“I think it would be interesting to explore how we can take this from the research setting to the clinical setting where we actually take care of patients,” says Dr. Goldberg, who was not involved in the study.
If heart damage is caught early on before it gets too severe, heart muscles have a chance to return to normal. “If you drink heavily for too long, the damage to the heart can be permanent,” she says.
Getting a Better Understanding of Unhealthy Drinking
While this report adds to what we already know about the health consequences of heavy alcohol consumption, the authors recognize the study’s limitations. Data came from just one city in Russia. Because findings were based on a population largely of Eastern European descent, they cannot be generalizable to other races or ethnic populations. Also, information on drinking habits was self-reported, which can often be unreliable.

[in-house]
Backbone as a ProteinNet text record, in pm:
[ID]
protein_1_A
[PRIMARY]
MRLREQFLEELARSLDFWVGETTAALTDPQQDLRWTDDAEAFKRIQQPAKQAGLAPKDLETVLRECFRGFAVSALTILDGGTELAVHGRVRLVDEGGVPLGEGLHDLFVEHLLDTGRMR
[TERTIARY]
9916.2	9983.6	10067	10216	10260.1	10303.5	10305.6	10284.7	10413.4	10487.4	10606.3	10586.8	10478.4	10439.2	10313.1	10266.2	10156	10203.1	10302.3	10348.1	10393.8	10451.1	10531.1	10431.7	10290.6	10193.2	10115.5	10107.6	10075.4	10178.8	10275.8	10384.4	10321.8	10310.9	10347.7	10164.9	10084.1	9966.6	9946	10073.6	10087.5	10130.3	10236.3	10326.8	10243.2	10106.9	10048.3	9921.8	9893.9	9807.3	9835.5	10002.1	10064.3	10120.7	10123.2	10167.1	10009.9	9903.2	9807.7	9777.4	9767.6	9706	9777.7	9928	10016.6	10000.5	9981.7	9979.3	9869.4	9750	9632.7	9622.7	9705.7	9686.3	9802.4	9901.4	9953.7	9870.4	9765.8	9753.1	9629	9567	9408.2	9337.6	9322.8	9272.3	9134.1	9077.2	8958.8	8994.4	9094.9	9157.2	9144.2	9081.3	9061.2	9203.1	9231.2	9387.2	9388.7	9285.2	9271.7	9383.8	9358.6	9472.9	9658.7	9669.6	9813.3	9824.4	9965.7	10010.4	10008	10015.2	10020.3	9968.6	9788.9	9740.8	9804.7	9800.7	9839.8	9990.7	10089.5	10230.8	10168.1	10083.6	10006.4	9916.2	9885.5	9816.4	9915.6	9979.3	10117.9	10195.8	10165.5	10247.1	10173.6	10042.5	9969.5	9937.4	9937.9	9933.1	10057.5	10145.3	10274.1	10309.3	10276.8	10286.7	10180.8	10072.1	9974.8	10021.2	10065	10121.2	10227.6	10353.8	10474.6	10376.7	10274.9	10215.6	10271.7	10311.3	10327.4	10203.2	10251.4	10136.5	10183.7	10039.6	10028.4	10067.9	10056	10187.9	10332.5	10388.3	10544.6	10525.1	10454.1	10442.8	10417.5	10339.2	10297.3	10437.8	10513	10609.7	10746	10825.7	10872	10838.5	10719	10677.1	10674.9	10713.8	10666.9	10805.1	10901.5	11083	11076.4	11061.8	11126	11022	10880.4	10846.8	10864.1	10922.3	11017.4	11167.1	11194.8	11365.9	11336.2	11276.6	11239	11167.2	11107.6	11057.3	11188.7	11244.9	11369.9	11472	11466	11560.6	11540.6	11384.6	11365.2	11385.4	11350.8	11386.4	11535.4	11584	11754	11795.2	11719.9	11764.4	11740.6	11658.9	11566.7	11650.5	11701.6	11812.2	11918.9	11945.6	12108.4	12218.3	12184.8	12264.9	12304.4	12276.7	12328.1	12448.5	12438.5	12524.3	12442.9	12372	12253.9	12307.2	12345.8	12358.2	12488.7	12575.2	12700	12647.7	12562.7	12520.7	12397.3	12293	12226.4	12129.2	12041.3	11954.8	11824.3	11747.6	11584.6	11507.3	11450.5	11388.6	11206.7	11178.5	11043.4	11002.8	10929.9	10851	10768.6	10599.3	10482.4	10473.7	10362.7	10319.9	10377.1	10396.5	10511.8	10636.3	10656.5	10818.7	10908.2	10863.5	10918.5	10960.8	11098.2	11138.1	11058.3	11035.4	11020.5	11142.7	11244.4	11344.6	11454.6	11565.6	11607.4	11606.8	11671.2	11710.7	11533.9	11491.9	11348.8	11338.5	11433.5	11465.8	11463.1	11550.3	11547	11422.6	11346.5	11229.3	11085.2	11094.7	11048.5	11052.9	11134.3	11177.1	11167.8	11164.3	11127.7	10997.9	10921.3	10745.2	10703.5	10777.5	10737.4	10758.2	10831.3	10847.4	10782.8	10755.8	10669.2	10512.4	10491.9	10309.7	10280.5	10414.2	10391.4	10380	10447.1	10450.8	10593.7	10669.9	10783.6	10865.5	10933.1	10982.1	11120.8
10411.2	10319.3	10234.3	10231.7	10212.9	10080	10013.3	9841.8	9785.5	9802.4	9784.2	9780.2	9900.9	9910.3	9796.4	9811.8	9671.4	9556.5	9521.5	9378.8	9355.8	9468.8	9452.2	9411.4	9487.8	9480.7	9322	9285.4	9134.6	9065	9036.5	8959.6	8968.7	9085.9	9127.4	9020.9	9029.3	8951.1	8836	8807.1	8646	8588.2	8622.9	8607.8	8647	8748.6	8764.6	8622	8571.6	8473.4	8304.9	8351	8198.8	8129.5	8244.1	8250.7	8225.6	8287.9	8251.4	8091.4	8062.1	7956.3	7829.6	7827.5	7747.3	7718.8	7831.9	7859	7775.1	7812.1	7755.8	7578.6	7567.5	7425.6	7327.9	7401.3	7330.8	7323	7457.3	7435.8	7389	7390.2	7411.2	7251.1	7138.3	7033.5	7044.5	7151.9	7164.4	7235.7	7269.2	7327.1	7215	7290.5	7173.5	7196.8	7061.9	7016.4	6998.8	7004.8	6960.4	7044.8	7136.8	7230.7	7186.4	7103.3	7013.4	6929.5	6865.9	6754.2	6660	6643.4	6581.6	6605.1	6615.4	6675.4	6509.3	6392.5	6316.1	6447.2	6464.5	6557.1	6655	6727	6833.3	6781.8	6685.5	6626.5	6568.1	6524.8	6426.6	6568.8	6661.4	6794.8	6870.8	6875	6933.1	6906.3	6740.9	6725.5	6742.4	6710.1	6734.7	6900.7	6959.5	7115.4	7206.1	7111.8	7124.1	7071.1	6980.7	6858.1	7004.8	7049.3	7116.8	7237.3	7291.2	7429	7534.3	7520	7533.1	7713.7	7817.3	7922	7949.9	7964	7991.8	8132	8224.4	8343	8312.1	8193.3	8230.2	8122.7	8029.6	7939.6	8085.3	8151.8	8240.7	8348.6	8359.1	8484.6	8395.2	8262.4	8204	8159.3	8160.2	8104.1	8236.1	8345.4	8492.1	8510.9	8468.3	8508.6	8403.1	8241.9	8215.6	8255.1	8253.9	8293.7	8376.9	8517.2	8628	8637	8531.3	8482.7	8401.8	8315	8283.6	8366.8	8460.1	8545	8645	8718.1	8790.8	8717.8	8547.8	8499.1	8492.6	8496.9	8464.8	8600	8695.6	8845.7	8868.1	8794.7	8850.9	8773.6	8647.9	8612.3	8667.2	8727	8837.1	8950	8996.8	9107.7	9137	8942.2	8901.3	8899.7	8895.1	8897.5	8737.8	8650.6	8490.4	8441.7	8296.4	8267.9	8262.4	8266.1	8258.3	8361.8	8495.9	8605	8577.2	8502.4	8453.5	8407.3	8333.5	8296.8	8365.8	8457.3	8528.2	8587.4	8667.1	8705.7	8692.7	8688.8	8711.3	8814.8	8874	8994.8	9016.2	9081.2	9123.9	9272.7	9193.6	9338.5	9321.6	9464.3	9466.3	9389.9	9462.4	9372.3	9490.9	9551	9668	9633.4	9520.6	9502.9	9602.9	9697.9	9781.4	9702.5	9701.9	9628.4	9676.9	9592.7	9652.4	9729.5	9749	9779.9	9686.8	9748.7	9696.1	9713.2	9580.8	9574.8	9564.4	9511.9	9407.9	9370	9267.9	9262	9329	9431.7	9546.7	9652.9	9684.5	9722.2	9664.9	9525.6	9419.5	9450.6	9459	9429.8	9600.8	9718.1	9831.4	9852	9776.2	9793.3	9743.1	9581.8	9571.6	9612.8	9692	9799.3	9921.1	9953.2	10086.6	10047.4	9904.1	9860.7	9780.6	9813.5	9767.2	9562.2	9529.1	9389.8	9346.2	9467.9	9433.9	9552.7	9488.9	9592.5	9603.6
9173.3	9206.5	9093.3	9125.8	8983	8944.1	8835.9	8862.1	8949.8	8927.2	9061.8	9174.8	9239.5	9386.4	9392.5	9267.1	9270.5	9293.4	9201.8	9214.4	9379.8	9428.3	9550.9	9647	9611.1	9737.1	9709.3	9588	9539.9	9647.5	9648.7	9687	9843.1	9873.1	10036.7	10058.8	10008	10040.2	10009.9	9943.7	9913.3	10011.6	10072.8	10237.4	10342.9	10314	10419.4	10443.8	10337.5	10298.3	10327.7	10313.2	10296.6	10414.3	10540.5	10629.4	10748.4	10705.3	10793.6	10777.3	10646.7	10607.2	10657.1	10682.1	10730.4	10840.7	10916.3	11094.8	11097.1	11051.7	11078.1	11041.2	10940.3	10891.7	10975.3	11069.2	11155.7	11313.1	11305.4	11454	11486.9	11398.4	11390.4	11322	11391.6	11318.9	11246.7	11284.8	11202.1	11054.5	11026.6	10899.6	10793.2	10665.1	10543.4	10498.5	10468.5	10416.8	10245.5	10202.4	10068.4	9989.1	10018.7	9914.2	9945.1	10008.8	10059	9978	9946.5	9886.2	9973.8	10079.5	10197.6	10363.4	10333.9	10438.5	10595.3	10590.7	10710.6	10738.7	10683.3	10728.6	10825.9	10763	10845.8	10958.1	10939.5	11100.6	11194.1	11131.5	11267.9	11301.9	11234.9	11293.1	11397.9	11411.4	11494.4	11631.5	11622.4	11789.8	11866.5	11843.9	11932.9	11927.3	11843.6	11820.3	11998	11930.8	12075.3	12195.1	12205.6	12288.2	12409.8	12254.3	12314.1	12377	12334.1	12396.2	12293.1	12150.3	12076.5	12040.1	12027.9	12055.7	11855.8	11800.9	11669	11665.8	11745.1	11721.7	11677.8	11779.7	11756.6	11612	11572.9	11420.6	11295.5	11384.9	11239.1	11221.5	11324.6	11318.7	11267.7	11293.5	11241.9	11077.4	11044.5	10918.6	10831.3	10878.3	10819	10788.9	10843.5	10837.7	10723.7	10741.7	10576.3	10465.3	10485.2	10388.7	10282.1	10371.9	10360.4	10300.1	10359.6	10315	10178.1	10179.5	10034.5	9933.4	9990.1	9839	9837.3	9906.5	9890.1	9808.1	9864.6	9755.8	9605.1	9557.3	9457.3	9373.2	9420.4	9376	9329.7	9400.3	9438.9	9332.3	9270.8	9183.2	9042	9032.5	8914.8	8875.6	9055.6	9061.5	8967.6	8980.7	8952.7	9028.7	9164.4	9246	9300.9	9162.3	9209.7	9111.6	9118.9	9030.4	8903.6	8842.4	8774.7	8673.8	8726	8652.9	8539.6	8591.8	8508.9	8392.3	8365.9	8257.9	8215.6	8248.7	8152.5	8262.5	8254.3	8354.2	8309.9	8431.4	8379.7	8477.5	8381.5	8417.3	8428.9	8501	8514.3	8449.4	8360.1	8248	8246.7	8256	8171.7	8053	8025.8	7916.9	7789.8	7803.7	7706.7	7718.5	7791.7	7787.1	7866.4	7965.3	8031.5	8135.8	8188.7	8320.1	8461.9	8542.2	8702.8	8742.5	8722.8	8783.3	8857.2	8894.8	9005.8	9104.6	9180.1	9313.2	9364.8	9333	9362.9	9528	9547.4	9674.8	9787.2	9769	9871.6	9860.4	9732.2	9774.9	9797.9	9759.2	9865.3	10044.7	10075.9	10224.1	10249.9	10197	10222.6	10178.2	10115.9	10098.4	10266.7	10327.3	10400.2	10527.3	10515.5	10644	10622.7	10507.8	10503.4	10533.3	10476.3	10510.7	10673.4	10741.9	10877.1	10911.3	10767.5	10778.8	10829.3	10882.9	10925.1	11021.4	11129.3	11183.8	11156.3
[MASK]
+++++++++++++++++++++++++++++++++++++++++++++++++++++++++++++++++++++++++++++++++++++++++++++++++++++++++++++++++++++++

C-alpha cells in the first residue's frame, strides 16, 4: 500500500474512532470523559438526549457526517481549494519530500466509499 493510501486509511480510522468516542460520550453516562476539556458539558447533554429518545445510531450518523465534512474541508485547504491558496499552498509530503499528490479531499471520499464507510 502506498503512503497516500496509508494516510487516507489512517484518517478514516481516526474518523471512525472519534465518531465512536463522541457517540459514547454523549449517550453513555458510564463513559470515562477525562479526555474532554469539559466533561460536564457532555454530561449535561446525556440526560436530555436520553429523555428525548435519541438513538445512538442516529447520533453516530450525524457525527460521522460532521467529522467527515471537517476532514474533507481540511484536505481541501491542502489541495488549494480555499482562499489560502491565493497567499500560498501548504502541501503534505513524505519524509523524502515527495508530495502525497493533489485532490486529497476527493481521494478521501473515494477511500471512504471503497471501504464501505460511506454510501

The investigators are now looking at ultrasound information collected from the same study to identify the precise sorts of heart damage associated with heavy and harmful drinking.
Given the results so far, Iakunchykova would like to see a review of earlier evidence suggesting that alcohol use may offer protection from heart disease. According to the Mayo Clinic, some past research has shown that red wine may help prevent damage to blood vessels.
“Even though some protective effect of light alcohol consumption was found in some studies, many researchers believe that marginal benefit to the body is offset by larger damage to other organs of the body including heart itself,” she says.